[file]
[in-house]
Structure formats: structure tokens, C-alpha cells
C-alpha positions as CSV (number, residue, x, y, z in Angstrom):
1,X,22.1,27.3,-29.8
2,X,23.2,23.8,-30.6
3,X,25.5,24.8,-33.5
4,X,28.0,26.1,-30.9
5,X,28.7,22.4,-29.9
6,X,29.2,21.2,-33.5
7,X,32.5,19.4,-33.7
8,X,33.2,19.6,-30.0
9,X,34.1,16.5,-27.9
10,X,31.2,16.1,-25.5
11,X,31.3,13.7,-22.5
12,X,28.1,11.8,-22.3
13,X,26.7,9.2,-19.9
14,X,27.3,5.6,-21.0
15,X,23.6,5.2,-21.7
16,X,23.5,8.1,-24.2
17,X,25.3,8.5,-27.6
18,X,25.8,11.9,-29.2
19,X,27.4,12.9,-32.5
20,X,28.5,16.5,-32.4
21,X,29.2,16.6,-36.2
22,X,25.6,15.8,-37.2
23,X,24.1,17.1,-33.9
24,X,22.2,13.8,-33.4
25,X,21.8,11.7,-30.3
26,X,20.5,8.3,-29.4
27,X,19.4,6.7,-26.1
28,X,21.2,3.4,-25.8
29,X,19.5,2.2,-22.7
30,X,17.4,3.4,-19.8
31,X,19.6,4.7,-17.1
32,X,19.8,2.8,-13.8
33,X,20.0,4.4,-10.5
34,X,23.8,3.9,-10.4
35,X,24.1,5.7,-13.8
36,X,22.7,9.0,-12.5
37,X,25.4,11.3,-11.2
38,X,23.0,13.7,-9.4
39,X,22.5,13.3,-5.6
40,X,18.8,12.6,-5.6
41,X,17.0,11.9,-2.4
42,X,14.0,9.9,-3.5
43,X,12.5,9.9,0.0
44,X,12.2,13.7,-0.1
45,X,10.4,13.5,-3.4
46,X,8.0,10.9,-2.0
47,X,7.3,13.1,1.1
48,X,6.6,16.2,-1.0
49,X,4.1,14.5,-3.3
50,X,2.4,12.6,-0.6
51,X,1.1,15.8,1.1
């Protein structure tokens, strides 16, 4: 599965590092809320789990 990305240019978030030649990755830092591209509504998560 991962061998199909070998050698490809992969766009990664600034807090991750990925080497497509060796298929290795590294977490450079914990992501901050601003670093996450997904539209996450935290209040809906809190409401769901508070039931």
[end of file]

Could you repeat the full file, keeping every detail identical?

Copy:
[in-house]
Structure formats: structure tokens, C-alpha cells
C-alpha positions as CSV (number, residue, x, y, z in Angstrom):
1,X,22.1,27.3,-29.8
2,X,23.2,23.8,-30.6
3,X,25.5,24.8,-33.5
4,X,28.0,26.1,-30.9
5,X,28.7,22.4,-29.9
6,X,29.2,21.2,-33.5
7,X,32.5,19.4,-33.7
8,X,33.2,19.6,-30.0
9,X,34.1,16.5,-27.9
10,X,31.2,16.1,-25.5
11,X,31.3,13.7,-22.5
12,X,28.1,11.8,-22.3
13,X,26.7,9.2,-19.9
14,X,27.3,5.6,-21.0
15,X,23.6,5.2,-21.7
16,X,23.5,8.1,-24.2
17,X,25.3,8.5,-27.6
18,X,25.8,11.9,-29.2
19,X,27.4,12.9,-32.5
20,X,28.5,16.5,-32.4
21,X,29.2,16.6,-36.2
22,X,25.6,15.8,-37.2
23,X,24.1,17.1,-33.9
24,X,22.2,13.8,-33.4
25,X,21.8,11.7,-30.3
26,X,20.5,8.3,-29.4
27,X,19.4,6.7,-26.1
28,X,21.2,3.4,-25.8
29,X,19.5,2.2,-22.7
30,X,17.4,3.4,-19.8
31,X,19.6,4.7,-17.1
32,X,19.8,2.8,-13.8
33,X,20.0,4.4,-10.5
34,X,23.8,3.9,-10.4
35,X,24.1,5.7,-13.8
36,X,22.7,9.0,-12.5
37,X,25.4,11.3,-11.2
38,X,23.0,13.7,-9.4
39,X,22.5,13.3,-5.6
40,X,18.8,12.6,-5.6
41,X,17.0,11.9,-2.4
42,X,14.0,9.9,-3.5
43,X,12.5,9.9,0.0
44,X,12.2,13.7,-0.1
45,X,10.4,13.5,-3.4
46,X,8.0,10.9,-2.0
47,X,7.3,13.1,1.1
48,X,6.6,16.2,-1.0
49,X,4.1,14.5,-3.3
50,X,2.4,12.6,-0.6
51,X,1.1,15.8,1.1
């Protein structure tokens, strides 16, 4: 599965590092809320789990 990305240019978030030649990755830092591209509504998560 991962061998199909070998050698490809992969766009990664600034807090991750990925080497497509060796298929290795590294977490450079914990992501901050601003670093996450997904539209996450935290209040809906809190409401769901508070039931």